Definitions to common problems

Below are common problems you’ll find in pools and recommended solutions. Taking a water sa

English: Algae that has taken over the water i...

English: Algae that has taken over the water in a pool. (Photo credit: Wikipedia)

mple to your local pool company for analysis is the best solution and knowing the definition of your problem will help to eliminate the problem.


A common “green” algae that can be free floating or wall-clinging. Ranges in severity from patches on walls and bottoms to entire pools and can clog filters and create surface damage if left unchecked.

Black Algae 

Forms in cracks and crevices on pool surfaces, especially plaster finishes. Known for protective coatings that make it impervious to normal chlorine levels.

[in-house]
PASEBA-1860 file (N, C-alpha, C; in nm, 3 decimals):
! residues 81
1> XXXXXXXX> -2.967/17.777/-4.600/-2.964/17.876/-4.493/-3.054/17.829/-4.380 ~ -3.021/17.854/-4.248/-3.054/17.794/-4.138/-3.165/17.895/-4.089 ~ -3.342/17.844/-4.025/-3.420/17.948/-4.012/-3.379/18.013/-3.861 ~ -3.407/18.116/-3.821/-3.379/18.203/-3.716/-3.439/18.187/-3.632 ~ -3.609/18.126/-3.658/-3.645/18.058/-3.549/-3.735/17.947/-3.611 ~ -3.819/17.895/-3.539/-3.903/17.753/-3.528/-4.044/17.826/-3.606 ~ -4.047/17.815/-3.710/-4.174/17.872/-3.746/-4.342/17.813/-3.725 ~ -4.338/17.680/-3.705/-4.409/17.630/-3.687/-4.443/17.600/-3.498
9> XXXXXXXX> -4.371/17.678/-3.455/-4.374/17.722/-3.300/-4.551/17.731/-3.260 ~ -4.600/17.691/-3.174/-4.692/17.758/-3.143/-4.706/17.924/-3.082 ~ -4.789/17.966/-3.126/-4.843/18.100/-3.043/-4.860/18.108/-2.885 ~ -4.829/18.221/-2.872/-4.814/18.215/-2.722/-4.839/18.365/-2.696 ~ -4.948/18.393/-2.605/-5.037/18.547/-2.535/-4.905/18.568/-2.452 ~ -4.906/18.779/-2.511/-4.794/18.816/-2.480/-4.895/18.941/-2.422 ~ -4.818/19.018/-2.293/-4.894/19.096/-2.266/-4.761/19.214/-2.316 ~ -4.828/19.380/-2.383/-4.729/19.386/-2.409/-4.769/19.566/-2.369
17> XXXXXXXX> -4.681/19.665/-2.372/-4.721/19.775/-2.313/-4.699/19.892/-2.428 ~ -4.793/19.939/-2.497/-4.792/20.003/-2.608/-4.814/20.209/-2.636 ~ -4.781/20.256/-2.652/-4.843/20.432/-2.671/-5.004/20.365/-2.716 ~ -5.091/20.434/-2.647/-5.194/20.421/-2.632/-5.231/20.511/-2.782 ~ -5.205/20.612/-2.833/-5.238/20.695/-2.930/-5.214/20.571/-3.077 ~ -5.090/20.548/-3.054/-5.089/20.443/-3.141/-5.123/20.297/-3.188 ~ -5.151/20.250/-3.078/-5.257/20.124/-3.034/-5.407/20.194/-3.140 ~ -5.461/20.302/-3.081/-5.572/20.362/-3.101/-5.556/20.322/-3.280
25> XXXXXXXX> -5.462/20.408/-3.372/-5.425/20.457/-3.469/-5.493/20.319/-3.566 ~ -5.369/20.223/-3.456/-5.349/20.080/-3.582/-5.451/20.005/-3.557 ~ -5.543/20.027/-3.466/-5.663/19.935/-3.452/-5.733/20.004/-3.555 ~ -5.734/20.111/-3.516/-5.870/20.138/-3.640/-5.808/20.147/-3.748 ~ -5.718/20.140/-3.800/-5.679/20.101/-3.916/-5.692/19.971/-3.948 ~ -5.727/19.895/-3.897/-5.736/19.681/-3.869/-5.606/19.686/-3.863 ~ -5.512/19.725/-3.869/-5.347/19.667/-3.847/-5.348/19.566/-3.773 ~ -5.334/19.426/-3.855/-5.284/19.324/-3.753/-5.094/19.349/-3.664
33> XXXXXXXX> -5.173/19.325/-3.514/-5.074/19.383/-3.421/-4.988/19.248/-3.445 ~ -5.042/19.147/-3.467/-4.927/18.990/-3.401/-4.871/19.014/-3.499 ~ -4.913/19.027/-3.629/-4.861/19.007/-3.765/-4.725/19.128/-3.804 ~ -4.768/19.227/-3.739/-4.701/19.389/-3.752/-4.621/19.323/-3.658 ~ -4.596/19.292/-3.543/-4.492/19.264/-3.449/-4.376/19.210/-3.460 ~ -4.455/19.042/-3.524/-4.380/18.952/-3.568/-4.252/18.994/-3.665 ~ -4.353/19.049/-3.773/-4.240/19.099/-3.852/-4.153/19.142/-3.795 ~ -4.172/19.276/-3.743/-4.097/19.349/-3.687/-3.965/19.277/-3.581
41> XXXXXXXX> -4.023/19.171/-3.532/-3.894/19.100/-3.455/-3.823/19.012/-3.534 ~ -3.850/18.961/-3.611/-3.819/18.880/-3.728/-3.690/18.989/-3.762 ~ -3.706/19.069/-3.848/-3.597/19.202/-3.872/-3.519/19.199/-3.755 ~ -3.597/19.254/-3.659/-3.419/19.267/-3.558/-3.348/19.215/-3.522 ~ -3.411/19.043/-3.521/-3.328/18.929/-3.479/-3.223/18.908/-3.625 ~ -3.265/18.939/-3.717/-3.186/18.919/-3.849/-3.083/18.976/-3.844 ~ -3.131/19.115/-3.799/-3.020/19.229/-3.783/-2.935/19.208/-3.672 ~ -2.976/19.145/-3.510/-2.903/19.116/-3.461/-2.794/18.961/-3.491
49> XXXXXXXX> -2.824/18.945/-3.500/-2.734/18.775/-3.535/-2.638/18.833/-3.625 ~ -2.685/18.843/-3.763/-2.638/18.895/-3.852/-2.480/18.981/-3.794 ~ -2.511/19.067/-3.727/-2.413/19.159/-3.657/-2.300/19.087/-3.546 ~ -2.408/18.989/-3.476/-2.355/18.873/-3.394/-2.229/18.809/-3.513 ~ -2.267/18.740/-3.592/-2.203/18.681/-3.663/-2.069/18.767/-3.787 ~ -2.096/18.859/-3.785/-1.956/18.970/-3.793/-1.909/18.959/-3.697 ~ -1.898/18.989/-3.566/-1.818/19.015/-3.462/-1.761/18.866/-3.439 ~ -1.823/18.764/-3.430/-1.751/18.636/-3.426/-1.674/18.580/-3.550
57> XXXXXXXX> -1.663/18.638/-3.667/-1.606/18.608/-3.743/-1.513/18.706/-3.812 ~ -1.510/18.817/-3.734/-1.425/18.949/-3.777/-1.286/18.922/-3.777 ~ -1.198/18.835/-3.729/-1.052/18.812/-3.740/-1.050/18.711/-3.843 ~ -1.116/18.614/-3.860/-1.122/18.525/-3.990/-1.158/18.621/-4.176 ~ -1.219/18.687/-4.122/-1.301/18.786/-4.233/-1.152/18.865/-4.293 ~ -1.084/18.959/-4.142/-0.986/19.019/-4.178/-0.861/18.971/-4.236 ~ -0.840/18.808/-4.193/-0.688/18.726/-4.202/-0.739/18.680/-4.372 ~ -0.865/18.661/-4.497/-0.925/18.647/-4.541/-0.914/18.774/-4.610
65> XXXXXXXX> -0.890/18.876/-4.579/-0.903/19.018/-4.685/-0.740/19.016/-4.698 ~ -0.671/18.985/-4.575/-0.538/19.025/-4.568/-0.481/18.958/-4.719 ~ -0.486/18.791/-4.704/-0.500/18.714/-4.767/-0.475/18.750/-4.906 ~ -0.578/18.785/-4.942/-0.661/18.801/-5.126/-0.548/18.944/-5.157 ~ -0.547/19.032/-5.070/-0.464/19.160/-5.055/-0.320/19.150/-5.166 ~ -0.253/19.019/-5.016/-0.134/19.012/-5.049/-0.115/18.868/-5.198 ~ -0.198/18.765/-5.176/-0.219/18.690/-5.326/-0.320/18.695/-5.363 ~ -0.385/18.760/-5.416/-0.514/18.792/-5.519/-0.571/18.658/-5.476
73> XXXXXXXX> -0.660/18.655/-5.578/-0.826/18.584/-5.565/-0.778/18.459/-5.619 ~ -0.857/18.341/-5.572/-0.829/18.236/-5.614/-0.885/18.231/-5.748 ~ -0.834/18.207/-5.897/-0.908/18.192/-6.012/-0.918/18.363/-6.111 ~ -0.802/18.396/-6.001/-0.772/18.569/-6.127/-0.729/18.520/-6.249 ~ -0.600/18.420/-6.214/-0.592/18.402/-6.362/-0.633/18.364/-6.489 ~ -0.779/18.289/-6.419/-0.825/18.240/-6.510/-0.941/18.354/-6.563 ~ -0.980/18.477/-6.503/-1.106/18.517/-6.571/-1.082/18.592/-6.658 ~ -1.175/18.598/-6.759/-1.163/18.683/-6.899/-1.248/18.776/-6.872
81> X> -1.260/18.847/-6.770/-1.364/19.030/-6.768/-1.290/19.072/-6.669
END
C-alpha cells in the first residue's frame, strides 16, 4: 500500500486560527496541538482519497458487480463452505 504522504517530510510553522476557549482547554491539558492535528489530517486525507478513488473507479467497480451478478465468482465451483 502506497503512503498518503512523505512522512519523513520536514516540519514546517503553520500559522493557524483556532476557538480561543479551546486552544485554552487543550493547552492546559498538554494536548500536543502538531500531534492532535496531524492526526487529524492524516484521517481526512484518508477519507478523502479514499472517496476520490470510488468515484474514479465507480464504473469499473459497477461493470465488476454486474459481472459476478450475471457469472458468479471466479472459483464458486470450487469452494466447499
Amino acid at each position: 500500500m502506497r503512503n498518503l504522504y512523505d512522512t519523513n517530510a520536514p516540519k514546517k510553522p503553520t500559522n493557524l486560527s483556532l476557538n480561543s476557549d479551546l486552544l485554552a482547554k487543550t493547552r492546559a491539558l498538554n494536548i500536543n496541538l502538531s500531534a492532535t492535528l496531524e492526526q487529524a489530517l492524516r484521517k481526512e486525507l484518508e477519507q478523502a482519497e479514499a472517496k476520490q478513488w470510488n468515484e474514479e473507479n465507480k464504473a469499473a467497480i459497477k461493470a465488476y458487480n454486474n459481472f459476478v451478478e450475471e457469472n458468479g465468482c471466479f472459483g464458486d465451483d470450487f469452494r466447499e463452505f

Chlorine Residual 

The most common cause of increased chlorine demand is a high level of contaminants.

Cloudy Water 

Hazy, murky appearance. Caused by poor filtration, inadequate circulation, water balance, low sanitizer levels and/or lack of routine oxidation.


Foam is caused by elevated levels of algicide or a foaming algicide in pools with jetted returns,  attached spas or water features.  Foaming can also be caused by a foreign contaminant such as soap or oil entering the pool.  Foam should dissipate over time, but the use of AntiFoam will help clear the foam much more rapidly.

Mustard (yellow) Algae 

A chlorine-resistant form of green algae. Often resembles dirt or sand on bottom or sides of pool. It can be brushed away very easily, but returns quickly. Although it can create a large chlorine demand, it has been known to survive in high levels of chlorine.


Scale formation is caused by high calcium hardness.


Discoloration of pool equipment and surfaces caused by contamination, sunlight and metals in pool water.


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